Fighting Porn

Dec 12, 2002 |Marshall Allen

It’s gone “mainstream,” but that doesn’t mean you have to act like it’s OK. Marshall shows a Christian way to take a stand.

What's college life all about anyway? According to a new movie, the answer is: porn.

I'm not making this up, as Dave Barry would say. Comedy Central recently introduced viewers to campus life with its first full-length movie, Porn 'n' Chicken. The movie is based on a real-life club at Yale University whose activities consisted of watching porn and eating fried chicken. (I wonder if they got student activity funding?) The movie, which debuted Oct. 13, is the story of an uptight, studious geek, who gets dumped by his girlfriend for being too boring. His rowdy roomie decides his friend needs to unwind by watching porno the Colonel's way, and voila — the geek turns cool and other Yalies join the club. The movie itself contains no actual pornography, but when the campus prudes try to shut down the club, the porn n' chicken gang decide to make their own porno movie. Talk about a film that'll leave a bad taste in your mouth.

Porn 'n' Chicken is sensational and certainly gross (the premise is nearly as disgusting as actual porn would be). Alas, it's yet another example of pornography being mainstreamed into pop culture.

Somewhere pornography lost its taboo and started getting promoted as a normal part of everyday life. It's considered funny, open-minded, emancipating for women (who should be "proud of their bodies") and just plain natural for men. Nowadays, shock jocks like Howard Stern don't use porn as shock material, but banter about it like they're talking about their grocery list. And porn stars — excuse me, "adult" film stars — are being promoted to the point they're becoming household names. Several are now crossing over into mainstream film roles.

Even network TV has embraced porn. No, NBC isn't airing skin flicks in between Pampers ads, but on Friends porn is an old standby. In one episode Ross and Chandler are euphoric when they somehow tap into an X-rated cable channel. (They're so afraid of losing the free peep show they resolve to never turn the TV off.) In another, Phoebe's twin sister stars in a porn film — which creates a wacky misunderstanding when the other friends think it's Phoebe starring in the movie.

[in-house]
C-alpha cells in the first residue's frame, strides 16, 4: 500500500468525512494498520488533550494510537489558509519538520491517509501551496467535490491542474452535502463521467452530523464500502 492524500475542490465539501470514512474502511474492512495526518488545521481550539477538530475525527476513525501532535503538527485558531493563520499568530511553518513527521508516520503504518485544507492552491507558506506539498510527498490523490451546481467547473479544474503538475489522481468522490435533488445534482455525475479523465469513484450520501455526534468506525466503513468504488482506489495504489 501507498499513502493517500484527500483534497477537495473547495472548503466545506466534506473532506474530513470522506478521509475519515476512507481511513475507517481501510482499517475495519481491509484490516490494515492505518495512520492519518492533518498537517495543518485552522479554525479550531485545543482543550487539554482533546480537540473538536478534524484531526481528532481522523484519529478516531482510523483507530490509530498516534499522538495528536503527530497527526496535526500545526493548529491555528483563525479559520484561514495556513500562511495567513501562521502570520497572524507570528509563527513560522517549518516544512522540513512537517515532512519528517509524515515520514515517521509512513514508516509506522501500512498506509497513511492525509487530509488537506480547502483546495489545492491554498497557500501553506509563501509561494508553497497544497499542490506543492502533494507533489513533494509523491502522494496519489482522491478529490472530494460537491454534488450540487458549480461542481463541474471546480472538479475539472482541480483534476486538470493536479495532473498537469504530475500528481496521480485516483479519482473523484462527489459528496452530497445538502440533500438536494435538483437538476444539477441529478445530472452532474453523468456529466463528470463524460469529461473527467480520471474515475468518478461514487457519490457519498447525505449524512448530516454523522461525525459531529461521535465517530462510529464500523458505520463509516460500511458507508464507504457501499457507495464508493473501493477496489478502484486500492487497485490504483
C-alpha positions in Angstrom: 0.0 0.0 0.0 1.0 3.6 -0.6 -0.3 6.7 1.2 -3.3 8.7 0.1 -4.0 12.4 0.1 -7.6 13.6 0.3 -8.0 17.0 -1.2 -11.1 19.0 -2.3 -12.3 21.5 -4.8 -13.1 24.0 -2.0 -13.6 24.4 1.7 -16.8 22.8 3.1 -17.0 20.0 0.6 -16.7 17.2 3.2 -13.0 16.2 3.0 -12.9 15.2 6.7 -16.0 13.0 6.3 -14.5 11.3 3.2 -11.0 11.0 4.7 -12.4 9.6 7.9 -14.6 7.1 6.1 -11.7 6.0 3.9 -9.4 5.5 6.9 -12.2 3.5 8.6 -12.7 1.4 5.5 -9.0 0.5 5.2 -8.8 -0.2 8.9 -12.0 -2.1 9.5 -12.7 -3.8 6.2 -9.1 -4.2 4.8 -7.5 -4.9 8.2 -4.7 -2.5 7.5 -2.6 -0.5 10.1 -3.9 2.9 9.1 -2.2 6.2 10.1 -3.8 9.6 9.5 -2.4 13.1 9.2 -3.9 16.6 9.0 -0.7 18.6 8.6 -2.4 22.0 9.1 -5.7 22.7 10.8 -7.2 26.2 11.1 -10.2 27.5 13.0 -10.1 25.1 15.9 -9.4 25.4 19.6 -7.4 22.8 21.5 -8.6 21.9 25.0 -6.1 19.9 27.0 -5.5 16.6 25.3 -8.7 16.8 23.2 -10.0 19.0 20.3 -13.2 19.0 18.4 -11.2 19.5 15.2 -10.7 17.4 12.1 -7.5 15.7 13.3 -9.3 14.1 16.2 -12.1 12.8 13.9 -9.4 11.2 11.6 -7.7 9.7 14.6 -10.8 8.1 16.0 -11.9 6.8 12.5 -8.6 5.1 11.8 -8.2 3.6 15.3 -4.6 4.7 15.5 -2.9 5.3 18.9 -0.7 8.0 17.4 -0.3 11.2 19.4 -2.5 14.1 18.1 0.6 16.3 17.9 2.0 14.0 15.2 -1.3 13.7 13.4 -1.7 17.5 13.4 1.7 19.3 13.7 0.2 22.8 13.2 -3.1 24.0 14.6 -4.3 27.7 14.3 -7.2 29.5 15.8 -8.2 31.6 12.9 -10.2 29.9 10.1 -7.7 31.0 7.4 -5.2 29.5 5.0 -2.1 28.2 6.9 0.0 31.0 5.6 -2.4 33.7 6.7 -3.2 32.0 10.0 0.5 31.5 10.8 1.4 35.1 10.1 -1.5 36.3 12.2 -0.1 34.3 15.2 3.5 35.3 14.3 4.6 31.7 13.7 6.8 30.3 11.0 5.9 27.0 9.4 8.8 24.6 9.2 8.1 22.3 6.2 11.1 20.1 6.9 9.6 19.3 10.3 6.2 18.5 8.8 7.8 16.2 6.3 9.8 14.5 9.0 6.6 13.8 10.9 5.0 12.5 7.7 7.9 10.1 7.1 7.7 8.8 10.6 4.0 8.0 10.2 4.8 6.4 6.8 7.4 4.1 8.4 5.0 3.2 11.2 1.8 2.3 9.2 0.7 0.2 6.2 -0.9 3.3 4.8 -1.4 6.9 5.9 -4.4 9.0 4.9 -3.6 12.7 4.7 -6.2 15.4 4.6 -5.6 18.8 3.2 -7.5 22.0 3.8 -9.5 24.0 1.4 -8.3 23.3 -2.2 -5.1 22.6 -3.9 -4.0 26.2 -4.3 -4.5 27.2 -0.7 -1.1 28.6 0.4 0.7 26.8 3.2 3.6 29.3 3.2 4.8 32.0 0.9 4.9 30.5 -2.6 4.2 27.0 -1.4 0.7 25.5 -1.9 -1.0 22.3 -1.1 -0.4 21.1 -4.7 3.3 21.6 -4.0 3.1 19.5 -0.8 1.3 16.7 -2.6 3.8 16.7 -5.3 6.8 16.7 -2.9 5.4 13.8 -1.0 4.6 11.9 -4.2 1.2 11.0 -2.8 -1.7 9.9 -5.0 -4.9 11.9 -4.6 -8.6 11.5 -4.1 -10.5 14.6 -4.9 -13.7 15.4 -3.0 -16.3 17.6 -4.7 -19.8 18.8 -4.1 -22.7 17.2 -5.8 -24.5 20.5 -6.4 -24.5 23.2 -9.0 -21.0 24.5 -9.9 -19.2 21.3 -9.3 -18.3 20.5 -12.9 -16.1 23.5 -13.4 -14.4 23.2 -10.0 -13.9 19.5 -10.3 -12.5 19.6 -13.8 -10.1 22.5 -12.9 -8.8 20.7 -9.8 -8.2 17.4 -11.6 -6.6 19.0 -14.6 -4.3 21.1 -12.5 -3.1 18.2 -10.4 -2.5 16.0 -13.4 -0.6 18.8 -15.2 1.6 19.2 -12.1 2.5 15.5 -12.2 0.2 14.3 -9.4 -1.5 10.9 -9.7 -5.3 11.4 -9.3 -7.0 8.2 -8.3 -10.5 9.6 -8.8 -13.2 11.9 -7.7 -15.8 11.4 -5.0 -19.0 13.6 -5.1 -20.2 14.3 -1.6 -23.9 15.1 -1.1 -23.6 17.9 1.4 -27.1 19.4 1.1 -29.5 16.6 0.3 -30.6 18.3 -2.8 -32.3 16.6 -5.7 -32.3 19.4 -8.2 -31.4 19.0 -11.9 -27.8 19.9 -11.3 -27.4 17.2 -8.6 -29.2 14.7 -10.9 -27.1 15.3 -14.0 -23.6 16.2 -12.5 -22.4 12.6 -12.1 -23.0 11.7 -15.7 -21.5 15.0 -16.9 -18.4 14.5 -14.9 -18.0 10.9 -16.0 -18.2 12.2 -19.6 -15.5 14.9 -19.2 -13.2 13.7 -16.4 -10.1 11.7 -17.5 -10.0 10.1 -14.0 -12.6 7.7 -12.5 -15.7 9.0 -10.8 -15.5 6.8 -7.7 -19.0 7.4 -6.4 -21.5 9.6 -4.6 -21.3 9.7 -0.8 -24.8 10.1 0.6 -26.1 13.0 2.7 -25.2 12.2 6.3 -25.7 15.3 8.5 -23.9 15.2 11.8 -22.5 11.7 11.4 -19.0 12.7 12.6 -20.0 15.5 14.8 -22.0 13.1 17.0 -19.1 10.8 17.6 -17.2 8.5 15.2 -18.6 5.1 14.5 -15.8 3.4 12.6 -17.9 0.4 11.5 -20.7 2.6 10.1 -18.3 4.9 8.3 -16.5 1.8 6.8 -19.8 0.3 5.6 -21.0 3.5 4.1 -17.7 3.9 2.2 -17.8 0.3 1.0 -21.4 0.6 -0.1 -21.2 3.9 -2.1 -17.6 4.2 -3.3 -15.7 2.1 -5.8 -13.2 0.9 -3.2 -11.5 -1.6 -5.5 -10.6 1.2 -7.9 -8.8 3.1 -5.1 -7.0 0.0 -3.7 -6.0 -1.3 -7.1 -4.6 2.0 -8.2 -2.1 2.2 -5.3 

Is porn really so mainstream or is the media just making it look that way? I'm afraid it's increasingly the former. During the month of April 1998, 9.6 million people logged onto the 10 most popular cybersex Web sites alone. That's about 15 percent of Internet users at the time. The revenue generated by porn is astounding. The New York Times reported that Americans spend more than $14 billion on pornography annually. That's more than they spend on professional baseball, football and basketball combined. Apparently sports isn't the number one addiction in America.

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But if porn's widespread, it's not going unopposed. And some of the people most opposed are the same ones who've been heavily involved in it.

Take Gene McConnell, a former porn addict and one of the speakers in a traveling campus workshop called "The Power of Porn." He told his story at the University of Arkansas in October — and it wasn't pretty.

McConnell's struggle with sex addiction began when he was 12 and found more than 200 porn magazines in a shed at his uncle's house. Looking at the magazines was like a drug, he said, and he went through every one. Soon, McConnell was dealing porn to other boys his age. He continued using pornography until age 16, when he found a book called "Playing with Little Sis" lying beside the road. At that point, his life took a drastic turn for the worse. The book encouraged sexual relations between brothers and sisters. McConnell had a sister. He did what was in the book, hated himself for it and swore off pornography.

Only breaking away wasn't easy. McConnell said he returned to porn at age 21, when he was married and his wife became sexually distant during pregnancy. He started going to strip clubs and visiting prostitutes. After seven years, he was spending between $300 and $500 a week on his sex addiction. Eventually, his life got so out of control he attacked a woman and barely stopped before raping her. The woman got his license plate number and turned him in. McConnell went to jail.